In 1996, a “dog’s age ago” in Internet time, POV launched one of our first websites entitled “Re: Vietnam | Stories Since the War.” It was conceived as a companion website to the POV/PBS broadcast of the Academy Award-winning film, Maya Lin: A Strong Clear Vision. On the site’s homepage, a quote from Maya Lin expressed the ethos of the site:

Re: Vietnam homepage

The site’s producers aimed to contribute something new to our collective understanding of the Vietnam War by offering people who lived through that wrenching period the opportunity to talk about Vietnam’s legacy and enduring impact on society. They hoped that twenty years after the war’s end people were finally “ready to listen to each other’s stories.”

This fall, I’m excited to announce that POV’s interactive team has begun work on relaunching “Re: Vietnam” as a new site entitled “Regarding War.” We plan to include conversations and stories about all wars — particularly our current deployments in Iraq and Afghanistan — and to update the site with a new look and functionality that combines community features, social networking opportunities and the ability for users to share their own stories, images and video with the click of a mouse. (The original site encouraged visitors to share their stories and images, but the options were via email, telephone, fax or the mail — as in, the U.S. mail!)

“Re: Vietnam,” conceived by former POV Executive Producer and Founder Marc Weiss and designed and coded by Picture Projects was truly groundbreaking. Going through the site these past few weeks, I’m amazed at how forward thinking and prescient it was. It was an early test of the potential of the Internet as a vehicle for community building and open exchange. Many of the activities that have become commonplace today — blogging, commenting, user generated content — were there, albeit in a nascent, exploratory form.

Re: Vietnam - Submissions screenshot

A screenshot from “Re:Vietnam” encourages submissions.

During it’s active run (1996-1998) “Re: Vietnam” was very well received, racking up over 6,000 submitted comments and stories. And the archived site continues to be one of POV’s most popular, consistently ranking among our most-trafficked sites every year. It’s commonly cited in Vietnam resource listings and included in many lesson plans. Contributors called it a “site of healing,” and, as one participant said on the occasion of the 1998 closing of its discussion boards, “There are literally hundreds of different experiences written up here that would otherwise have been lost to this world. Marc Weiss and the others who conceived of and maintained this site can be proud of their accomplishment — this is unparalleled in our nation’s experience, and should provide a lot of material for many purposes over the next century.”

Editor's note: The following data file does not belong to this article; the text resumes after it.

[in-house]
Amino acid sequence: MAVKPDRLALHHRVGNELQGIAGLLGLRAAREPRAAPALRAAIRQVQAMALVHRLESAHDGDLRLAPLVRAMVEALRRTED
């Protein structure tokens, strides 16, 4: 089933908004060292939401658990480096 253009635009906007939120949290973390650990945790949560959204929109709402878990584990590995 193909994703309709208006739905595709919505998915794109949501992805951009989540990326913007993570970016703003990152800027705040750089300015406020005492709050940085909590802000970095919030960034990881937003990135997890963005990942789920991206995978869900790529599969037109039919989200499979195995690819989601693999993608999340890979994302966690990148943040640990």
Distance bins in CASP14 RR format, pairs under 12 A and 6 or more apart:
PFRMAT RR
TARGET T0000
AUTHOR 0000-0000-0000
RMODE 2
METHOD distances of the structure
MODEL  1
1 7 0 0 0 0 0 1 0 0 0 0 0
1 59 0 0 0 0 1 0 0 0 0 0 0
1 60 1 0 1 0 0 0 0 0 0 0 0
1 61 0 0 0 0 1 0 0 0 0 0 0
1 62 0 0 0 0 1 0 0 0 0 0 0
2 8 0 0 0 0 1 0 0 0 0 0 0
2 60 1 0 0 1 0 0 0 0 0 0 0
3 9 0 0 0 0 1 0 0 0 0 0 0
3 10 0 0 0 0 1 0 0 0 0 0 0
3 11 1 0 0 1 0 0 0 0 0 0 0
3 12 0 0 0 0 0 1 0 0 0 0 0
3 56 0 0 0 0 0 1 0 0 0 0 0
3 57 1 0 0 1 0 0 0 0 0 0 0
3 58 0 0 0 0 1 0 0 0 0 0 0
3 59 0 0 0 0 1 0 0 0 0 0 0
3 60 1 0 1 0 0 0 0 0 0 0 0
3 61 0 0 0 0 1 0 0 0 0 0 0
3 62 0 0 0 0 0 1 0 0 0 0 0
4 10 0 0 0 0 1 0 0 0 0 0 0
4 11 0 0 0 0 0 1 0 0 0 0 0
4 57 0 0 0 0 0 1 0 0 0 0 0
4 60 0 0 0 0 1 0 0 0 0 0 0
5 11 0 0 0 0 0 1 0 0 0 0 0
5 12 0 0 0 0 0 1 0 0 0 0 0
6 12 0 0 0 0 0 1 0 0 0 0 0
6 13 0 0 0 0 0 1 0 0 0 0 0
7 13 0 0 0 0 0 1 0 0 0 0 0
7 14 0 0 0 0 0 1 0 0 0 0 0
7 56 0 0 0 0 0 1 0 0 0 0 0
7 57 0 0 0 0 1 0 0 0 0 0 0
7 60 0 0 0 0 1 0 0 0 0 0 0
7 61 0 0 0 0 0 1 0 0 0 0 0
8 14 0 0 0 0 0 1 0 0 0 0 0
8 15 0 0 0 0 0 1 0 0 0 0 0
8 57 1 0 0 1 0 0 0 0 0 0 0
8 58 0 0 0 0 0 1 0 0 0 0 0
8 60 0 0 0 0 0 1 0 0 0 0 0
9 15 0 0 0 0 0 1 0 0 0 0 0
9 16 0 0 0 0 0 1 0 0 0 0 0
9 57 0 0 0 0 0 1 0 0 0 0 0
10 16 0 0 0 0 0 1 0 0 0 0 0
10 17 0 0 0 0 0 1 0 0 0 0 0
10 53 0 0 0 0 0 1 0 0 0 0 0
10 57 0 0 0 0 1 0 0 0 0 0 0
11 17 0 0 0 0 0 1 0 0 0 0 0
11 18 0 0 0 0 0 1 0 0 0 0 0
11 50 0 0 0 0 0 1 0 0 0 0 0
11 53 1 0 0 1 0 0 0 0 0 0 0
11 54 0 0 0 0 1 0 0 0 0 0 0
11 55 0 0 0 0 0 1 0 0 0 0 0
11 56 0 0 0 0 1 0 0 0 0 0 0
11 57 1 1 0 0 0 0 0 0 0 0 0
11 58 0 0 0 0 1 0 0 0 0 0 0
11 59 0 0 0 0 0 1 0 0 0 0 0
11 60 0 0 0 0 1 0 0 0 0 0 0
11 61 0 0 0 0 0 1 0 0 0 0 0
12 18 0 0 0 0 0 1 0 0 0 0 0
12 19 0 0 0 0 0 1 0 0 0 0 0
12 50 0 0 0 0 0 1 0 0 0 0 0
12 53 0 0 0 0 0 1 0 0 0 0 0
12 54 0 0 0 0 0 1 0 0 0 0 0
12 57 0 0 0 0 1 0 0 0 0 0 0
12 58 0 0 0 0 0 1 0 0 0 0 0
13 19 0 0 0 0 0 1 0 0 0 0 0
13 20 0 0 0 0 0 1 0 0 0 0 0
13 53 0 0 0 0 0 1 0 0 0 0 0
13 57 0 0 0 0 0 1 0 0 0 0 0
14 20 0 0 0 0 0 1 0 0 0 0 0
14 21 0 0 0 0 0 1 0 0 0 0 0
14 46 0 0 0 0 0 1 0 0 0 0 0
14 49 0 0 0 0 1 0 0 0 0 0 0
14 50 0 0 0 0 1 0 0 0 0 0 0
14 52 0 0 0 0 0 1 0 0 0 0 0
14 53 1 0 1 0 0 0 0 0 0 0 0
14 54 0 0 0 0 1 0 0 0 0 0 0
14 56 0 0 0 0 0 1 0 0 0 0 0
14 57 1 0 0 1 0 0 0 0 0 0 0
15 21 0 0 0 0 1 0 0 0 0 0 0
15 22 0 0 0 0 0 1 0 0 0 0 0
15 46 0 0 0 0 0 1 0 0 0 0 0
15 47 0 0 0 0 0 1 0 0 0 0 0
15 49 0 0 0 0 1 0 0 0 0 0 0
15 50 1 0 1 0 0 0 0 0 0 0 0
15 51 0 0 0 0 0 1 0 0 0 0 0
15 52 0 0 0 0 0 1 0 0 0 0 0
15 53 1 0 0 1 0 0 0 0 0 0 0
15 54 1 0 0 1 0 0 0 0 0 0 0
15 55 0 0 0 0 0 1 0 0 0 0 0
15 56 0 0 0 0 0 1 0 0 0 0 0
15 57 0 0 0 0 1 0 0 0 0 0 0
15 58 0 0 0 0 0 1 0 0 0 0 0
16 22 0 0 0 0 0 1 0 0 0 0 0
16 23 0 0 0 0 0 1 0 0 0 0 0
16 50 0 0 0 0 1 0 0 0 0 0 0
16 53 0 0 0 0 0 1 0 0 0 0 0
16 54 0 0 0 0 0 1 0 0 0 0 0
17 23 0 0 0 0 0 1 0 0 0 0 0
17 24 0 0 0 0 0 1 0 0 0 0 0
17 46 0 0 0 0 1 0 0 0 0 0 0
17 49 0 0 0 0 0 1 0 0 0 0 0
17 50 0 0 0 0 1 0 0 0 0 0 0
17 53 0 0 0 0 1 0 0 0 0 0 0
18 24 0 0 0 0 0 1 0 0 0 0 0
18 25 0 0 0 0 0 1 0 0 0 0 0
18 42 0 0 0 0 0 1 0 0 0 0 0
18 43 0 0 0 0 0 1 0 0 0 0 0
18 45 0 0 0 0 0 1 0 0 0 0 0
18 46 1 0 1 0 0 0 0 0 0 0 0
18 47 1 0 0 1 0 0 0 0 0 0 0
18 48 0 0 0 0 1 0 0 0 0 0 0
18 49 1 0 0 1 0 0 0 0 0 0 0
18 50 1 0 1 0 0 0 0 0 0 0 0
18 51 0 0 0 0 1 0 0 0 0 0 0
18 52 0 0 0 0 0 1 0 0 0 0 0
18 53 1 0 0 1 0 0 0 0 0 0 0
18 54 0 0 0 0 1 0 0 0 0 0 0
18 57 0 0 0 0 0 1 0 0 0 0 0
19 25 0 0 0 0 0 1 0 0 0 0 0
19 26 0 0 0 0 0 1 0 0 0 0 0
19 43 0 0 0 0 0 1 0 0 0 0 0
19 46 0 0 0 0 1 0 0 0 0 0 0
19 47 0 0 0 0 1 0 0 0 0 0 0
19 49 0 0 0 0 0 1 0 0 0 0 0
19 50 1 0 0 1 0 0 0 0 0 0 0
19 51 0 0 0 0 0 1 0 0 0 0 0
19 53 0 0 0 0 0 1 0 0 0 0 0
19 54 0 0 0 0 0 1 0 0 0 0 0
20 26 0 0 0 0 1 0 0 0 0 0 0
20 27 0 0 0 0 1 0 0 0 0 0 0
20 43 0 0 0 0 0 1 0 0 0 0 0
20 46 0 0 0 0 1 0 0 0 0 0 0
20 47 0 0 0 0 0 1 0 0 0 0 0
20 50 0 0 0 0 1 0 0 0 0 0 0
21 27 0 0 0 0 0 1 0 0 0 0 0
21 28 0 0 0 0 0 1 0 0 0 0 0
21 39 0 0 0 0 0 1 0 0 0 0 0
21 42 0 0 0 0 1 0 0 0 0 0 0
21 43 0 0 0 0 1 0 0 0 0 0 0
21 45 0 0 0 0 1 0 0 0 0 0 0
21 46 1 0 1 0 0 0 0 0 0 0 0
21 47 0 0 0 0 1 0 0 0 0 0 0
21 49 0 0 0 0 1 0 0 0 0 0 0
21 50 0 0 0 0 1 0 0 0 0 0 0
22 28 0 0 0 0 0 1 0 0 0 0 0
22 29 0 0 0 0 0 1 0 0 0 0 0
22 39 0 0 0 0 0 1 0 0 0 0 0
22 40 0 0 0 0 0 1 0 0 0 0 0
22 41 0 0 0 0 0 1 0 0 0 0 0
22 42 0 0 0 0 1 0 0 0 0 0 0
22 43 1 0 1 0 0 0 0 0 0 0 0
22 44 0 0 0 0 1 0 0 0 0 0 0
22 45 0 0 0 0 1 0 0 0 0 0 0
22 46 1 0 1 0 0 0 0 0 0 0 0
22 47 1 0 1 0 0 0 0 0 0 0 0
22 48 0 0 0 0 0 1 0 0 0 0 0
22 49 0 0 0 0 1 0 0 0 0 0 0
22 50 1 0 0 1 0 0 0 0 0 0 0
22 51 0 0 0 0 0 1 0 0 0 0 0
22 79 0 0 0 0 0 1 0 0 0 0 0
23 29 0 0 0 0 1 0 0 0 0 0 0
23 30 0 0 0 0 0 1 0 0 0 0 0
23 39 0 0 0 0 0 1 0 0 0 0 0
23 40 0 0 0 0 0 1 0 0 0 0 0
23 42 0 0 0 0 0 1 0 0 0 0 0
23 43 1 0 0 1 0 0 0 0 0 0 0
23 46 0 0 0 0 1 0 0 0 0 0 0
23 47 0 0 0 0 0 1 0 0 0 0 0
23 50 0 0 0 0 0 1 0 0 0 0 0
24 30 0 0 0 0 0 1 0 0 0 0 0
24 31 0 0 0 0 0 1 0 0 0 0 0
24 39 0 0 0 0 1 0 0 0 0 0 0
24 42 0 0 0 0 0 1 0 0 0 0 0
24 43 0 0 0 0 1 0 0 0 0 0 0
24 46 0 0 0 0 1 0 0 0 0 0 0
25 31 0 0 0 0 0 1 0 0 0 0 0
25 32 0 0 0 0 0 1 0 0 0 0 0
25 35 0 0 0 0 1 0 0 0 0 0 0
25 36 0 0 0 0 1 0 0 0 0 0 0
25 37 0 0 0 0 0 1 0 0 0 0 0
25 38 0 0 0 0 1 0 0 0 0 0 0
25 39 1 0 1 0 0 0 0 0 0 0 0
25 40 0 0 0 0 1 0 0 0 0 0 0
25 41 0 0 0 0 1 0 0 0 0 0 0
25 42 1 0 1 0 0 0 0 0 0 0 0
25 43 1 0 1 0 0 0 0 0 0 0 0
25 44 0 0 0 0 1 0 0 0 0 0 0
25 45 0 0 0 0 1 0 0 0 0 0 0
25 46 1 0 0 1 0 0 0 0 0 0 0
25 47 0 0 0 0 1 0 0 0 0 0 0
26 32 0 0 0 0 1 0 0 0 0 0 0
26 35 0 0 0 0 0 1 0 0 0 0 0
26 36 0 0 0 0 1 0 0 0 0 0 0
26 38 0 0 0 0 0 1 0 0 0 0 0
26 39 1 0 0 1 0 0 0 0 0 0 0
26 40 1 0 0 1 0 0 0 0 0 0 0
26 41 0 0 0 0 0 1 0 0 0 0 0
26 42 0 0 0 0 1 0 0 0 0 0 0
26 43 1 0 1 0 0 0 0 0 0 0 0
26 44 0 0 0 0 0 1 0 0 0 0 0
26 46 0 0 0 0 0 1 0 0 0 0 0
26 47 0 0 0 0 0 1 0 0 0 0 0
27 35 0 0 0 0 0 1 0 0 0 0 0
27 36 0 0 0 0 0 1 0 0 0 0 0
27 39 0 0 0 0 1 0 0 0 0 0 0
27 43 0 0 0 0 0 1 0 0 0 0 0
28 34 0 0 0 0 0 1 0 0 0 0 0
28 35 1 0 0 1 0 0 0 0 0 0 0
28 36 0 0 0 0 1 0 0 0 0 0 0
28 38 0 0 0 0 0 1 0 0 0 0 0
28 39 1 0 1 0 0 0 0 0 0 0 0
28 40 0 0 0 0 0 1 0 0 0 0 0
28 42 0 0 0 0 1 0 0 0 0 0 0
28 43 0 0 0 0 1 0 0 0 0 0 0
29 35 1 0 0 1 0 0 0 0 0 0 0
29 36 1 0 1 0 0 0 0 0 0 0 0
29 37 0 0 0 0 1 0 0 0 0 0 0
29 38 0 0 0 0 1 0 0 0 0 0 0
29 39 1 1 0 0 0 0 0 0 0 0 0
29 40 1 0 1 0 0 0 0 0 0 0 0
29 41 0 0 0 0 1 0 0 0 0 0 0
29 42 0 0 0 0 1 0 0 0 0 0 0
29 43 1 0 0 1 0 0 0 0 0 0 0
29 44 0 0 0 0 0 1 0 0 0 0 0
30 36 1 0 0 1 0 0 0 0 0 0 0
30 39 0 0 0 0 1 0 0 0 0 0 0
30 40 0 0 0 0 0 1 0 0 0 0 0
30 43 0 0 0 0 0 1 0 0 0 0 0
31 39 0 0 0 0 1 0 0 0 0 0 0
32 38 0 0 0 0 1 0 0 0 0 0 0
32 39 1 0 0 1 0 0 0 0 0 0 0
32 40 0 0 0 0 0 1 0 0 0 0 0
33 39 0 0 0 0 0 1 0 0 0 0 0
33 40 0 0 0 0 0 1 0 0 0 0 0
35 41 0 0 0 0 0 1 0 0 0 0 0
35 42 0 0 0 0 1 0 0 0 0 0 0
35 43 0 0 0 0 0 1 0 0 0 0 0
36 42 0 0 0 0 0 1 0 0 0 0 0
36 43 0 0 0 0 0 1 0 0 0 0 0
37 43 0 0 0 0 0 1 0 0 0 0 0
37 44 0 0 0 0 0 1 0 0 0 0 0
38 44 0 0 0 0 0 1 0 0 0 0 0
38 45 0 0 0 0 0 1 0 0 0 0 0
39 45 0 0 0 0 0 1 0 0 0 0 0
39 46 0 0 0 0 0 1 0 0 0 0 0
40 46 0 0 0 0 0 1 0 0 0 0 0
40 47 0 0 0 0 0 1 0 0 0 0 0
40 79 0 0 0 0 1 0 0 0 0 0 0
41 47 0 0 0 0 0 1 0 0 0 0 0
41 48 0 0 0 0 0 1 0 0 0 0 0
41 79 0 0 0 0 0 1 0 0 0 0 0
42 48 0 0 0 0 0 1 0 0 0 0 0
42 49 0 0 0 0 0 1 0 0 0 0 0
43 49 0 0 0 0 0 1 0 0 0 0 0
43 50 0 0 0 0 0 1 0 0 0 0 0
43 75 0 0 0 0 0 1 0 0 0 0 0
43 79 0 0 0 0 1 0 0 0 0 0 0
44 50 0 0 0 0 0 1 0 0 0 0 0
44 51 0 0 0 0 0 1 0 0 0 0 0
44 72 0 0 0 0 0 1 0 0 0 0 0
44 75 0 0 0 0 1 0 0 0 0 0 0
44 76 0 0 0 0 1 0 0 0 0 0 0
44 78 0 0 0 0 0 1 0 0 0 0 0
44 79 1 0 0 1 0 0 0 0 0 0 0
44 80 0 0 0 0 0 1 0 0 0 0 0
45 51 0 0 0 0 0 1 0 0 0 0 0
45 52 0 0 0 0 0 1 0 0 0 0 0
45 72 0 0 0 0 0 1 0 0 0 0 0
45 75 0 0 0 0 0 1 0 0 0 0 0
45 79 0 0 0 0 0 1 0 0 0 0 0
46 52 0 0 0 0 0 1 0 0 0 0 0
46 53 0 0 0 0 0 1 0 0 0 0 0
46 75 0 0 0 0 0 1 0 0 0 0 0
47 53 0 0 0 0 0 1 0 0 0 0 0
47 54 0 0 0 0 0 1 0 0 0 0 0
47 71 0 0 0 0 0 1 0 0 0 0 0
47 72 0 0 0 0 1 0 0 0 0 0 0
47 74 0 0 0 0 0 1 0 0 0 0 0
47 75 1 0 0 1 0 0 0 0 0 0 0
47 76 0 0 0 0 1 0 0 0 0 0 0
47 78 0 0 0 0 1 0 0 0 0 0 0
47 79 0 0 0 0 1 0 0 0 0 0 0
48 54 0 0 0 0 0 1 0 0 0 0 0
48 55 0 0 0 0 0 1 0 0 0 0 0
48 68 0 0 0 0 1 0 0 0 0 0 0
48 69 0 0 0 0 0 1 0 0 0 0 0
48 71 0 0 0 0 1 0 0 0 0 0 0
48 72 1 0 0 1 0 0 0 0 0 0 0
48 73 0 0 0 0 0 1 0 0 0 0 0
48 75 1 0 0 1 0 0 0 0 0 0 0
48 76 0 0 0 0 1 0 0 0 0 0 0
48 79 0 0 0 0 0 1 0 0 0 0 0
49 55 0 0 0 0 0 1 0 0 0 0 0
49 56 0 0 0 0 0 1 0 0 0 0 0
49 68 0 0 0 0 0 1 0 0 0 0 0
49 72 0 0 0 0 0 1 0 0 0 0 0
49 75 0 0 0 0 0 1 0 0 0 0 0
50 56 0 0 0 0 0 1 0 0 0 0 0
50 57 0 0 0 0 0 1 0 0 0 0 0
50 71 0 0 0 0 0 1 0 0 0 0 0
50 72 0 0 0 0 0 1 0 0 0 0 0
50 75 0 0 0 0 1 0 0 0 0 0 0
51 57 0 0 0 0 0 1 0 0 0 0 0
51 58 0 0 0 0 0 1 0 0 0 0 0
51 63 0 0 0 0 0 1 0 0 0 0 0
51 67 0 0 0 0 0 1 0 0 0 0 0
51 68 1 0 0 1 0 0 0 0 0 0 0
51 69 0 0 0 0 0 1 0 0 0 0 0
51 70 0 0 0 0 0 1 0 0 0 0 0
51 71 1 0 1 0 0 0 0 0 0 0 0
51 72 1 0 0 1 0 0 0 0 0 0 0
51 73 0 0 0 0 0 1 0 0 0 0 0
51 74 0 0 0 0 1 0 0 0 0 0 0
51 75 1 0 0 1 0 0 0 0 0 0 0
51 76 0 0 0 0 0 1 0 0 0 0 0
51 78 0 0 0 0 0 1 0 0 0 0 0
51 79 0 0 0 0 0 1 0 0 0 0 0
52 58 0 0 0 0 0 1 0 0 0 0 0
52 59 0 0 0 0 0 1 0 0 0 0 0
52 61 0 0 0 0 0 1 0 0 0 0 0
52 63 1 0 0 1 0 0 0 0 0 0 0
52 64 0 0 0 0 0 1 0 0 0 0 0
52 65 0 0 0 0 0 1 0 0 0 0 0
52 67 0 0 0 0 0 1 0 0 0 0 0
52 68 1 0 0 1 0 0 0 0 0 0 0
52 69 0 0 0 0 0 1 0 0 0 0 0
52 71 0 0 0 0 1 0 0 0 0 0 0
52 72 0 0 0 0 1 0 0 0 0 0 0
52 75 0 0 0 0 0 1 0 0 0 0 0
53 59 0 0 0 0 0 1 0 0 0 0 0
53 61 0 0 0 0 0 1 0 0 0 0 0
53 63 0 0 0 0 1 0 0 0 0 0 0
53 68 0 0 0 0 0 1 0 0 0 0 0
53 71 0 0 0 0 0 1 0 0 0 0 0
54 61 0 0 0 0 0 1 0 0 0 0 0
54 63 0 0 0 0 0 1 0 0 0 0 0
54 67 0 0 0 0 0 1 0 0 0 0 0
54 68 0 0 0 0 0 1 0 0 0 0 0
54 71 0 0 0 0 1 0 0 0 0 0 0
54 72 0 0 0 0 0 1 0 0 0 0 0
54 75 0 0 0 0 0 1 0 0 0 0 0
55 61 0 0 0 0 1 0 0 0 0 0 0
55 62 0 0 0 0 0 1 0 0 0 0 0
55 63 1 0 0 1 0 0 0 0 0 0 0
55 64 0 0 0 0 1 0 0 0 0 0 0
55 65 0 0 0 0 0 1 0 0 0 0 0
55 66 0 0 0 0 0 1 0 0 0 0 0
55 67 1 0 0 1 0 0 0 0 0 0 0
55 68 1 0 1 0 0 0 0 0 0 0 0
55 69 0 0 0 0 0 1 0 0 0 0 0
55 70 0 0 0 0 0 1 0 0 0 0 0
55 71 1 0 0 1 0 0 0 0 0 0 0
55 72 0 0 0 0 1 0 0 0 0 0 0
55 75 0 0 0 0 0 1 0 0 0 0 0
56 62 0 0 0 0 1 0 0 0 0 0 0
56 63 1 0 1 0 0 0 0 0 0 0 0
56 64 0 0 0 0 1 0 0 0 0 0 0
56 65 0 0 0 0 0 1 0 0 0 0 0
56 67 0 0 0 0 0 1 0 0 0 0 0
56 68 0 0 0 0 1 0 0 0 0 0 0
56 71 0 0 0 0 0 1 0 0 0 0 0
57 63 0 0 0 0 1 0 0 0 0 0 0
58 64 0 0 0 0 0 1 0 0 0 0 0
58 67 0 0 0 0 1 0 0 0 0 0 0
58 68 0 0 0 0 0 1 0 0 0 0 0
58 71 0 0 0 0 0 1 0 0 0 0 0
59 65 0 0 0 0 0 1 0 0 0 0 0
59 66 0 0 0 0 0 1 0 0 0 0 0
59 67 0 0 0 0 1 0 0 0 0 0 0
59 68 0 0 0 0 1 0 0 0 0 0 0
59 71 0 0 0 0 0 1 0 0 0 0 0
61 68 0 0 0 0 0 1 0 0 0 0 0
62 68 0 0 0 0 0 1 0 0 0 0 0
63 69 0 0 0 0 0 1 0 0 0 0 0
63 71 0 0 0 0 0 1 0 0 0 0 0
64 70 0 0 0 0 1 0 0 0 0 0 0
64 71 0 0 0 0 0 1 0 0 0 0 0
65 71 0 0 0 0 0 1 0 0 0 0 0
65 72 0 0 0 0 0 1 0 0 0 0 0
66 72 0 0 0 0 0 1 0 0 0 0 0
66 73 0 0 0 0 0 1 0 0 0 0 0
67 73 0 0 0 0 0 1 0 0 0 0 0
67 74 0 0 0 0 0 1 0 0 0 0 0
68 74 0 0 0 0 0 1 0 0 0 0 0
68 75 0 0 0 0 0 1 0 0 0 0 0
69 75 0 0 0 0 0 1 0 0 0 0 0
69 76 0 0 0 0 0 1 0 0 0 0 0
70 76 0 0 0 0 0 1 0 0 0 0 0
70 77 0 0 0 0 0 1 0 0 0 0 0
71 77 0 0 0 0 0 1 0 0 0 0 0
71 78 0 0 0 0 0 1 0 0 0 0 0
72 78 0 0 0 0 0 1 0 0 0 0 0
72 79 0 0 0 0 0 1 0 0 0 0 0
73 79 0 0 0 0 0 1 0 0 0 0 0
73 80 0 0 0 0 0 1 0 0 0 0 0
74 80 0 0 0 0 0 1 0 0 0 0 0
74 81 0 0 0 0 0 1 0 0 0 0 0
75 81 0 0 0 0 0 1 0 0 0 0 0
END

With that in mind, we will be preserving the archived site on our servers so people can explore this Web artifact for years to come. For those interested, we’re working on a feature that will take a look back on the site’s development, achievements and place in Net history.

In the meantime, we are working away on the new site content and community features. We’re reaching out to veteran and military groups to learn what they and their members would like to see included on the new site, as well as to former site visitors, participants and producers.

The centerpiece of “Regarding War” will be a group discussion blog where participants will contribute their unique perspectives around war-related issues. For the months of November and December, to coincide with the POV broadcast of The Way We Get By, the topic for the Dialog blog will be Coming Home: Veterans Readjusting to Civilian Life. Writers — including veterans, family members of veterans, psychologists, administrators from support organizations and others — will offer insights on the challenges facing returning veterans, and provide tips and resources on the kinds of support that families, friends and communities can offer veterans.

We would love to hear from “Re: Vietnam” visitors, veterans, and anyone who is interested in a community site focused on war stories to tell us what you would like to see on the relaunched Regarding War website. Please tell us in the comments section below.

I’ll post updates — including more detail on the community features — on our progress in the weeks to come.

Published by